Since the beginning of mankind, humans have kept records of events. These narratives shape our civilization. People turn to the history books to learn about the past, understand the present and possibly predict the future. But visual art can sometimes render words unnecessary. Such is the case of Ken Kaminski and his paintings that chronicle the events of 911, the recovery period that continues to unfold and indeed the period before September 11, 2001. Through hues of purple, yellow, red, blue, black, white, and through the style of Abstract Expressionism, Ken Kaminski retells a story that is permanently etched in the minds of everyone in this nation.
Last August Kaminski’s 9/11 Paintings were featured at Fairleigh Dickinson University’s Edward Williams Gallery. This exhibit offered viewers a pictorial on canvas spanning from the airplanes slicing through perfect blue skies, to the chaos and destruction of the twin towers and ultimately their demise. And like history, the lessons of the past can and sometimes do repeat themselves. With Kaminski the story of his 9/11 work has come back around again and although the plot is slightly altered, the impact is just as potent. On January 31, Kaminski’s Recovery Paintings exhibit opened at Walter Wickiser Gallery. The exhibit is comprised of seven paintings: Baghdad (1991), Wounded Towers (2002), Collapse (2011), Intersection (2011), Intersection 2 (2011) and Ghost Towers (2011). On the crisp white walls of this Chelsea gallery, Kaminski’s paintings and the story they convey take on new life.
The tale begins with Baghdad. Geometric shapes burst from a tawny plain. Waves of red and black anchor the bottom to the painting. In a way these impressions look like oil and blood that has been shed for that oil. Dead center is a bull’s eye. If a history buff was inclined to trace back the events that led to 9/11 one would have to make a stop at Baghdad, in fact, some might argue it was the first ground zero.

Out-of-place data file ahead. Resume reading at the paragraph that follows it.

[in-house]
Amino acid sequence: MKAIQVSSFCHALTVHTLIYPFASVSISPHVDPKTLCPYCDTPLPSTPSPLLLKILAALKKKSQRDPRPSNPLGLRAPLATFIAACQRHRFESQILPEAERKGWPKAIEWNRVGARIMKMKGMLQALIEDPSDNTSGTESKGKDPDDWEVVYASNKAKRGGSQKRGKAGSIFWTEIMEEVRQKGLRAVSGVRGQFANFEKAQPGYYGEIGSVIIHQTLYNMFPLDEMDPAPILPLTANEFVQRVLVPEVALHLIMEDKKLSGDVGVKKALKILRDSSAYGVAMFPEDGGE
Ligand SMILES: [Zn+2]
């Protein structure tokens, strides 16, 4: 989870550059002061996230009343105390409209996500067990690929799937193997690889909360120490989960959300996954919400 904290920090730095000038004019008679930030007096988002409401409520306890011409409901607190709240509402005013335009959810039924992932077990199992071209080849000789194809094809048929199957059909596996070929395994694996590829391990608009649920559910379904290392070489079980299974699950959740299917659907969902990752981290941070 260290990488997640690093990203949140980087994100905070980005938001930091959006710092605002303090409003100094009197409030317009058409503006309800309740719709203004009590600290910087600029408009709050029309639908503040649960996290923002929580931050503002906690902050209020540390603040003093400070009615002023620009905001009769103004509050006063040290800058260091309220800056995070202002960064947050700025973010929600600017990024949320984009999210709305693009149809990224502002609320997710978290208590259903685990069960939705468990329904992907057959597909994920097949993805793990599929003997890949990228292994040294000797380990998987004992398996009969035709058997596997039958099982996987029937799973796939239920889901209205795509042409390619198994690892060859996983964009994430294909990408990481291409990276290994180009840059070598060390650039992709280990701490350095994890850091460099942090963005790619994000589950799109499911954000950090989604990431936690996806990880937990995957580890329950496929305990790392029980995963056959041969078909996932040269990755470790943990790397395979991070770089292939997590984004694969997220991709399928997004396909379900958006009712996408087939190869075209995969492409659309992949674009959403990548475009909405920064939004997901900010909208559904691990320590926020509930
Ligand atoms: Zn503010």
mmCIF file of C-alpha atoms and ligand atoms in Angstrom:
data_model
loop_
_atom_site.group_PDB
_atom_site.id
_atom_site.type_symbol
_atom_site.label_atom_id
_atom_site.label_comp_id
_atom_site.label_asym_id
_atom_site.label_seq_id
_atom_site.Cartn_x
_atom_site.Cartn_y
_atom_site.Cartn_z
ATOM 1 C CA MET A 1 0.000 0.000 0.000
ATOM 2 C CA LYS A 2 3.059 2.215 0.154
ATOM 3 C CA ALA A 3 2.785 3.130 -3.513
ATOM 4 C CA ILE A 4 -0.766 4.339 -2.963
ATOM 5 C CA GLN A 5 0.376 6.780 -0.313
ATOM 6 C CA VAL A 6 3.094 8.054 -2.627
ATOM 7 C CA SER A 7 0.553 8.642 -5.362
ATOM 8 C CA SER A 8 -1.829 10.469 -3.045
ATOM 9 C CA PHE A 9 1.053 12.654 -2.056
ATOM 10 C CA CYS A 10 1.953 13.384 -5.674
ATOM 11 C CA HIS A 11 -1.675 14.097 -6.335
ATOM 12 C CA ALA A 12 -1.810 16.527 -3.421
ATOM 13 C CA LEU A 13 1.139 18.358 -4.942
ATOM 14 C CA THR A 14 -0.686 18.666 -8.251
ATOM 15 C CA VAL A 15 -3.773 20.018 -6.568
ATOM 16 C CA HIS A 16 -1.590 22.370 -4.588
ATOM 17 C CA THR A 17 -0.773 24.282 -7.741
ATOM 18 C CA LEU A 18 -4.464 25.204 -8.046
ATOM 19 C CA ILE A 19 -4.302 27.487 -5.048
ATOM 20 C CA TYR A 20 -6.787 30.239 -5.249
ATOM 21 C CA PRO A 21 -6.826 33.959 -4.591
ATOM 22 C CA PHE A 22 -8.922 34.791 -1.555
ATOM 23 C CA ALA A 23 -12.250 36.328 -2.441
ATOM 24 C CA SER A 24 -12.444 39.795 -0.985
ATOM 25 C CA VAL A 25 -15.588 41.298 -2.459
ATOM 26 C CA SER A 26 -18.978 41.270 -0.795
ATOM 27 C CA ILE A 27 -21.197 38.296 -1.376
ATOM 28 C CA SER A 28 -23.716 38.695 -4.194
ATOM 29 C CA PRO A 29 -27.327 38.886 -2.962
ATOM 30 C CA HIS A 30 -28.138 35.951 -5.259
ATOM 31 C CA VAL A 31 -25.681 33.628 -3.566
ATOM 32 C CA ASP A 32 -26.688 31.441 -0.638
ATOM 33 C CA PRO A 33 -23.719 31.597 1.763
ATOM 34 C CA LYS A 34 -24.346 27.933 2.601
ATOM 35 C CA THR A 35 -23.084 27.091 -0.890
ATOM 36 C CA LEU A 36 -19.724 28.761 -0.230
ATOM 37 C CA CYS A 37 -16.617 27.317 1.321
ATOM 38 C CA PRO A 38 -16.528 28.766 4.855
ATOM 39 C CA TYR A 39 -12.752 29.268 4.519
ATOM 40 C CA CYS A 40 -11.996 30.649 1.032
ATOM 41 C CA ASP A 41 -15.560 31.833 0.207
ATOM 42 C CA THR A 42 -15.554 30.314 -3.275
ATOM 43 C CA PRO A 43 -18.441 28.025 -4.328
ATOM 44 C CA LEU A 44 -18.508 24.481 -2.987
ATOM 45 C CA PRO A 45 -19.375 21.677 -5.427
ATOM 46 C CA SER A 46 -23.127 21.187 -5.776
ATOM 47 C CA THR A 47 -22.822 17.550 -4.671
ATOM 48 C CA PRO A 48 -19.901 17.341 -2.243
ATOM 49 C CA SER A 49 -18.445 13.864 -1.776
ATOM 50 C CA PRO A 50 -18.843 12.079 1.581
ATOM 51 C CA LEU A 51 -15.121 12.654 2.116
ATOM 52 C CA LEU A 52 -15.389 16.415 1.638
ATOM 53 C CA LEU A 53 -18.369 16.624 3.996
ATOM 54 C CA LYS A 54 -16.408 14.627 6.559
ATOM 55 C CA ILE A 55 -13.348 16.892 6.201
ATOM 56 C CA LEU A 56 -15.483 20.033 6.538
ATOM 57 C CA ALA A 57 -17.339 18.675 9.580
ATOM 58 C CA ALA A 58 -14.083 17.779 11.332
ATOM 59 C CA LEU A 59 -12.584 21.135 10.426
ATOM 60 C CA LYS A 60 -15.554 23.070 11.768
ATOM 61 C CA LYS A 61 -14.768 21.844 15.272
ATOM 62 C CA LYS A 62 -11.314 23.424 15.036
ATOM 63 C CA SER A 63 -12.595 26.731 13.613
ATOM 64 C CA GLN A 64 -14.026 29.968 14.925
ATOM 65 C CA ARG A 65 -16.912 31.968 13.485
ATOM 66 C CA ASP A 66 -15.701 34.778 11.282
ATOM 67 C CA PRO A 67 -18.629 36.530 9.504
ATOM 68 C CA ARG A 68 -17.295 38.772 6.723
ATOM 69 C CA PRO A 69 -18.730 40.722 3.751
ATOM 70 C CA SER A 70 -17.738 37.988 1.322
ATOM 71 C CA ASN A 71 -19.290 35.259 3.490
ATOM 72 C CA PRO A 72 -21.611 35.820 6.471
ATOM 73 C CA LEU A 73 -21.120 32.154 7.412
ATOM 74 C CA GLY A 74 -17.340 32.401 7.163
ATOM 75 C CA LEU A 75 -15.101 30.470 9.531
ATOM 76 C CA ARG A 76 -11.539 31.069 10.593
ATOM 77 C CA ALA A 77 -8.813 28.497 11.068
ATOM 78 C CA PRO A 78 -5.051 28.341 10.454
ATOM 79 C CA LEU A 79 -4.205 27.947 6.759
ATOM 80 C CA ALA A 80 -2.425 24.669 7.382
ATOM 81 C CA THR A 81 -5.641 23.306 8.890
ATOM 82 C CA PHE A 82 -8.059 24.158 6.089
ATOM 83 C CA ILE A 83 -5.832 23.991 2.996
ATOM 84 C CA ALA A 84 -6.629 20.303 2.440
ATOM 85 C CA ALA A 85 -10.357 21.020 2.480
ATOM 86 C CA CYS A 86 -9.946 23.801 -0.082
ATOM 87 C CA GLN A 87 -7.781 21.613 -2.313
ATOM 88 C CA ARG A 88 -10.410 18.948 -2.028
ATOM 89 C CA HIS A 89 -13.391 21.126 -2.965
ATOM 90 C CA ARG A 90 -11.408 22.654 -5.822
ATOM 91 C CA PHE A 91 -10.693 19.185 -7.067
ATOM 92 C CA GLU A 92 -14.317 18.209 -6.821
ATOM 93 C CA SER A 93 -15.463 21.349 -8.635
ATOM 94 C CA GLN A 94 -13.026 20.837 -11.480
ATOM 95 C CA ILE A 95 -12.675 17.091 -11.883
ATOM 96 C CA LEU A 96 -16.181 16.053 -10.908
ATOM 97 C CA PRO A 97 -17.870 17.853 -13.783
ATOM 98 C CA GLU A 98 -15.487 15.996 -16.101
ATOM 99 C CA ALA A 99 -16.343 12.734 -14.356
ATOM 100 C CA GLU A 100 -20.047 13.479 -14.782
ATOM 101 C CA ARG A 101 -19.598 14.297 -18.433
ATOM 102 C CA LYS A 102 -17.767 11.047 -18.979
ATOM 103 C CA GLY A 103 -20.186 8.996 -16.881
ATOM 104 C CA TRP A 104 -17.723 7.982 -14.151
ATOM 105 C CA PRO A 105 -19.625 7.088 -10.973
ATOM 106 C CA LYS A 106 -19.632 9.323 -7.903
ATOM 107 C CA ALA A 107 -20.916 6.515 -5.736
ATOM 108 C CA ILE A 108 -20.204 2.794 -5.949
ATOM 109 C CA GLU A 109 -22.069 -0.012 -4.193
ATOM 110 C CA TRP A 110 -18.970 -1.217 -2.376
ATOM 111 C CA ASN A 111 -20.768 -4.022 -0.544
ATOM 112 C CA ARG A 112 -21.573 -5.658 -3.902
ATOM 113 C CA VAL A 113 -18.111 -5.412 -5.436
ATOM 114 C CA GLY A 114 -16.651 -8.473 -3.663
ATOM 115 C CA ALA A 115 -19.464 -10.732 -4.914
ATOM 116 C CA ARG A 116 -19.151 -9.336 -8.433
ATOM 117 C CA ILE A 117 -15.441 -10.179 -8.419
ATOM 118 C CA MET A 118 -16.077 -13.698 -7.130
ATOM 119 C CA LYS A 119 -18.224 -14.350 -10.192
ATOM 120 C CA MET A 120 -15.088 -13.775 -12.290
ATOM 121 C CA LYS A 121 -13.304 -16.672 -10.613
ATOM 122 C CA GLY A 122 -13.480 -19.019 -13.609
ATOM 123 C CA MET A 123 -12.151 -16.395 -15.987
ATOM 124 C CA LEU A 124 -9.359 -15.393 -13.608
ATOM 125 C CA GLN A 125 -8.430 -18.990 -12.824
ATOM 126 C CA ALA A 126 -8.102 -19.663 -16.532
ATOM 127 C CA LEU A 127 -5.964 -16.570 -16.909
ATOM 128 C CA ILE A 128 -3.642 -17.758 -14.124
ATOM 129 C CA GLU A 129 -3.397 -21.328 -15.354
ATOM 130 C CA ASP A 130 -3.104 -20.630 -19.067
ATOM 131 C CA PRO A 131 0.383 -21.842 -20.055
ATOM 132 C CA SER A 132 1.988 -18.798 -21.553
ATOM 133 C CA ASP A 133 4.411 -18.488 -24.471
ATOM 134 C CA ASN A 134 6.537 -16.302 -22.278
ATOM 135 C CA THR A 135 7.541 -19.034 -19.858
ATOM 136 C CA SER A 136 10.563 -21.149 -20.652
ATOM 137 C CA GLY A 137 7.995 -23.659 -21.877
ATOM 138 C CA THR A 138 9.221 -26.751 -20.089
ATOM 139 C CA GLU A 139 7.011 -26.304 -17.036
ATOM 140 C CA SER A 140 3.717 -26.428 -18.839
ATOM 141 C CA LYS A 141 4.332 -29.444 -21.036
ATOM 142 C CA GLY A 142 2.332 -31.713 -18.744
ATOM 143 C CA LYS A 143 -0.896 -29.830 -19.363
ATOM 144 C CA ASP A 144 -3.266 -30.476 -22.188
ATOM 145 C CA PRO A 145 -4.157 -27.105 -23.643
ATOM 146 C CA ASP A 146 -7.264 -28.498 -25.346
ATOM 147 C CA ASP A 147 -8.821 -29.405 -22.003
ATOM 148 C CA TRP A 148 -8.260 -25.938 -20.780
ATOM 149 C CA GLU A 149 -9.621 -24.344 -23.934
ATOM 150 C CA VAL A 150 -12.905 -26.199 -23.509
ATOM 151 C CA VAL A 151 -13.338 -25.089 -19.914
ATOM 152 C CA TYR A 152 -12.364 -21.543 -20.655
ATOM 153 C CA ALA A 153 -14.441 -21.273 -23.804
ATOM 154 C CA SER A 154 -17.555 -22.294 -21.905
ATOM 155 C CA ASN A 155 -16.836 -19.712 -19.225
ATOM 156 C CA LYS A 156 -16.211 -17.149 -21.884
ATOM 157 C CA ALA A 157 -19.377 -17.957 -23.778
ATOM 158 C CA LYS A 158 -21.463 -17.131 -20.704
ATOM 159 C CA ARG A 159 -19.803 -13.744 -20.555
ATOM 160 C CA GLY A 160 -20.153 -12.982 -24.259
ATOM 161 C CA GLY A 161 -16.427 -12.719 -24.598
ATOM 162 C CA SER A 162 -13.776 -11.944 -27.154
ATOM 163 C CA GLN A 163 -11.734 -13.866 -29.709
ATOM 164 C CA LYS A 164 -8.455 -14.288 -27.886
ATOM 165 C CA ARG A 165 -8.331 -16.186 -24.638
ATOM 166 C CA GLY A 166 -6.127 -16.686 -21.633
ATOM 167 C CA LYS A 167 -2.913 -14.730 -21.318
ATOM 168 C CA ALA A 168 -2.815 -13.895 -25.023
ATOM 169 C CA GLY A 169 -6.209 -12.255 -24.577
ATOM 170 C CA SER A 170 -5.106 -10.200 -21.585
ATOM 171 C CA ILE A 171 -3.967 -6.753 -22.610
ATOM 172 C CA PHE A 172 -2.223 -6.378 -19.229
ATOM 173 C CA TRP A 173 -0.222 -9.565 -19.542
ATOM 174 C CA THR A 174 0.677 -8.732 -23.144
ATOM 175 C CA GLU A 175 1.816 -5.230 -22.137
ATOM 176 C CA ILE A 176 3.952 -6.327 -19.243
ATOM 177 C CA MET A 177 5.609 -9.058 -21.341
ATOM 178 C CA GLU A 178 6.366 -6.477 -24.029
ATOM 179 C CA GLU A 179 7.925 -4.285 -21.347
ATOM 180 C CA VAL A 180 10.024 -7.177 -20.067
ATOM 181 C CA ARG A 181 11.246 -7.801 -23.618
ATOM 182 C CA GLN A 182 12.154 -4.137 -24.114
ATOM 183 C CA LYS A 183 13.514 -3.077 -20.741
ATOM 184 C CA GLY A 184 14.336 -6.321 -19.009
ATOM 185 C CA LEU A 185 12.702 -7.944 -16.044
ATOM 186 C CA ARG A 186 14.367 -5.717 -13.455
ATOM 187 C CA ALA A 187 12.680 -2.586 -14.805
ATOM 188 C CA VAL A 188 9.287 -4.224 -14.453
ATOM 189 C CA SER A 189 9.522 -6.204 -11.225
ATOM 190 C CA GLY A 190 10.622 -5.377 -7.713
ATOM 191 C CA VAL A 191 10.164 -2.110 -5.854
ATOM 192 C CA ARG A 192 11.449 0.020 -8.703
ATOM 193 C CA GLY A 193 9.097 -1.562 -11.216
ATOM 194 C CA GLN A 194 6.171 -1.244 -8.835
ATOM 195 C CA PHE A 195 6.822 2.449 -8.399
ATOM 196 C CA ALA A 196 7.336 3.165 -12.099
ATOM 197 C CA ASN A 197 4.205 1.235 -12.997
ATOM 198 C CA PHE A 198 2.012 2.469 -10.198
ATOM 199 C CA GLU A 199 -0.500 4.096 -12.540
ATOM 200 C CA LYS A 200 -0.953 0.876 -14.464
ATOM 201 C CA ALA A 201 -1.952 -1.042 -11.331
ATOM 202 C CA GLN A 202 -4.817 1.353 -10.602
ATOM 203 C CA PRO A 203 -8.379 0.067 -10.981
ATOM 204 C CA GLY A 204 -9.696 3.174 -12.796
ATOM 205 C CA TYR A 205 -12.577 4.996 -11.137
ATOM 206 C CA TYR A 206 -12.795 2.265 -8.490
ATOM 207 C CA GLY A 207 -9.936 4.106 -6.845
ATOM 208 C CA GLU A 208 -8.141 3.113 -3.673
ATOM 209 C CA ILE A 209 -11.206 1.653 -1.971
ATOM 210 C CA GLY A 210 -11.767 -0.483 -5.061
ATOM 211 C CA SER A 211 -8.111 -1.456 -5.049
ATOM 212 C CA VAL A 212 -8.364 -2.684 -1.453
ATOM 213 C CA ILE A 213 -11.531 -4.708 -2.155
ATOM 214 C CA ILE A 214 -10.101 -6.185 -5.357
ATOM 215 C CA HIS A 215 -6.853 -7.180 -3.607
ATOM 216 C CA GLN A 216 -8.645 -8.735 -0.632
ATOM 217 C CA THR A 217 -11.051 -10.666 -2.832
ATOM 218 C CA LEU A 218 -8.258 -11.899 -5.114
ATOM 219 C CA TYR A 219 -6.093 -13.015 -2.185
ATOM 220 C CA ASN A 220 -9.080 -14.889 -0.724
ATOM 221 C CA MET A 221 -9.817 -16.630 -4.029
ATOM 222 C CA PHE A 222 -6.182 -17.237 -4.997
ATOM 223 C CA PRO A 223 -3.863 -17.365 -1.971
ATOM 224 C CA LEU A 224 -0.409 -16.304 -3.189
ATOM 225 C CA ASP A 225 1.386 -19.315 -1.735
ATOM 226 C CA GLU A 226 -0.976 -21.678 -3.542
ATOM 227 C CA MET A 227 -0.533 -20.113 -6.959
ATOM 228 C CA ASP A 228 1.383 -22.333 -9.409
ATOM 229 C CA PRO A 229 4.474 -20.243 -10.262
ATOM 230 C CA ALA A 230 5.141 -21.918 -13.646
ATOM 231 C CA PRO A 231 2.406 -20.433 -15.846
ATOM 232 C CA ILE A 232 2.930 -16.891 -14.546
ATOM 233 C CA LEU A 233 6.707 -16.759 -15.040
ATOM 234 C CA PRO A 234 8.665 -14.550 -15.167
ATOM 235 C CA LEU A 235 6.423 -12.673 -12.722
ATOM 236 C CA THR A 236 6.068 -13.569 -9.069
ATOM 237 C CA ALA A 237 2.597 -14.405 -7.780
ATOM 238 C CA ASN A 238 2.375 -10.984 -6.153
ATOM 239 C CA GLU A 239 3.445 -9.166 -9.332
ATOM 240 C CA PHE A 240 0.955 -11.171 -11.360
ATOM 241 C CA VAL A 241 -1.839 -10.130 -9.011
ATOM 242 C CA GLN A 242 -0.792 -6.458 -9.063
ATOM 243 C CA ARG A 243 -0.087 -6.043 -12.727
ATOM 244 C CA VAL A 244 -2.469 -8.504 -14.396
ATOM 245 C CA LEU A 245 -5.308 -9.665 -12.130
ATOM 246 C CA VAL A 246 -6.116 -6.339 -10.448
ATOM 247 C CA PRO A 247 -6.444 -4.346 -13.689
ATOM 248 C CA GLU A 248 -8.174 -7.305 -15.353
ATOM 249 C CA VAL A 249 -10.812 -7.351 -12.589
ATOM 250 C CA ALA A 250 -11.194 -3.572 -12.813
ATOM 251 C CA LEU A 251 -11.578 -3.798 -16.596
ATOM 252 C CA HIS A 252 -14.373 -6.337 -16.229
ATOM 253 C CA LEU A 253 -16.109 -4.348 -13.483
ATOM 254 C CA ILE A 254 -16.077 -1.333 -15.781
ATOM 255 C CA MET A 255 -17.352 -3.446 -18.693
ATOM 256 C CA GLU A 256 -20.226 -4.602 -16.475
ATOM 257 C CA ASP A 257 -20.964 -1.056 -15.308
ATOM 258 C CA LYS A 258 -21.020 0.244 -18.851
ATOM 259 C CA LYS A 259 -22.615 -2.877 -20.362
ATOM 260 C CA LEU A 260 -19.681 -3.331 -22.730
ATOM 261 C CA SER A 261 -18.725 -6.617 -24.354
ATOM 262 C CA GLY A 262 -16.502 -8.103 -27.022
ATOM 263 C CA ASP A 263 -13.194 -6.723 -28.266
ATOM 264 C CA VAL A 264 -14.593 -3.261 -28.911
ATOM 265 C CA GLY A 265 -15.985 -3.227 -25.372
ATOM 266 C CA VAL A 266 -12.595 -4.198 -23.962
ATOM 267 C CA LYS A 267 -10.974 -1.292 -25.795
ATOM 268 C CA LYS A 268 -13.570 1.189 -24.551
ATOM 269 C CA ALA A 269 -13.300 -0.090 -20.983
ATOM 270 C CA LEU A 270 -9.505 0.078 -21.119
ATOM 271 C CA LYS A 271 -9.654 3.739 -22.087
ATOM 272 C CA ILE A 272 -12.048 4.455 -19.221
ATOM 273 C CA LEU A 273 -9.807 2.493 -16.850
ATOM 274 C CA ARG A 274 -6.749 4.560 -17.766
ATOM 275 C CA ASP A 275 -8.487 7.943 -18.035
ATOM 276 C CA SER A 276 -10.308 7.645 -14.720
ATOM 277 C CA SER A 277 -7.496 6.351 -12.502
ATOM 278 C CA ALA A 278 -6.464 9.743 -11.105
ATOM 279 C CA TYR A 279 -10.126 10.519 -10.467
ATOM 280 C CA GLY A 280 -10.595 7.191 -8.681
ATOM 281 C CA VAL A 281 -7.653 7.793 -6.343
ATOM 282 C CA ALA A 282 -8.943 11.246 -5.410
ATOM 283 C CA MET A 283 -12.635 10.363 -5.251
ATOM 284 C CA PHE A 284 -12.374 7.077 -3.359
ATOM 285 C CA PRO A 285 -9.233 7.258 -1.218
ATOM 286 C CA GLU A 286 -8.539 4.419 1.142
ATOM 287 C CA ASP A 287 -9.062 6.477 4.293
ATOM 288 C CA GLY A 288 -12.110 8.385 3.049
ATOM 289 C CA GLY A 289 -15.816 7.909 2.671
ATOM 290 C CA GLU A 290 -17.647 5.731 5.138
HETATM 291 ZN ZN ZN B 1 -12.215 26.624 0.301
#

Wounded Towers goes straight to the center of that horrible day. As the towers bend, slowly yielding to their fate, bold colors of red, white, blue, yellow, green and black entangle the surface. Between the brushstrokes and paint Kaminski smeared with his fingers, the agony of the fuming towers is consciously and unconsciously evident. While I viewed this painting last year, this time I was able to see a under case “p” resting in the middle. When I saw it I was gobsmacked. Why haven’t I seen it before? P…pain, and why haven’t I ever used that word to describe that day?
Collapse is an overwhelmingly tumultuous piece. You can see the tower being taken asunder in copious shades of blue and black and streaks of yellow and orange and a splash of red. As with Wounded Towers a “p” appears in the center of the painting. It’s dark and sweeps over you like a tidal wave.
Intersection and Intersection 2 return once again, and more directly, to the geometric shapes that are present in Baghdad only these shapes are surrounded by thicker, darker hues. The dense globules of paint reminded me of the soot that covered the surrounding area of Ground Zero or the heavy plumes of smoke that hovered over the smoldering remnants for days. Like its title these works act as a conduit linking what was to what is and the possibly of what might be.
Ghost Towers is a piece with spiritual dimensions. In this work Kaminski pays homage to lives lost on 9/11. In total, all of these works tell a distinct story about history from a very distinct point of view. But chronicling modern events using paint and canvas is only one of the narratives this exhibit tells. The other signifies the title of the exhibit itself, Recovery Paintings. Although Kaminski has fused sociopolitical themes into his work previously, the paintings that were influenced by the events of 9/11 were his therapy – a way to reconcile the horror and enormity of a moment in time that continues to affect us. Indeed his recovery has become our recovery and as we continue to look back on 9/11 while trying to navigate our present and future, Kaminski gives a starting point that can be used in our healing as we continue to record and create history.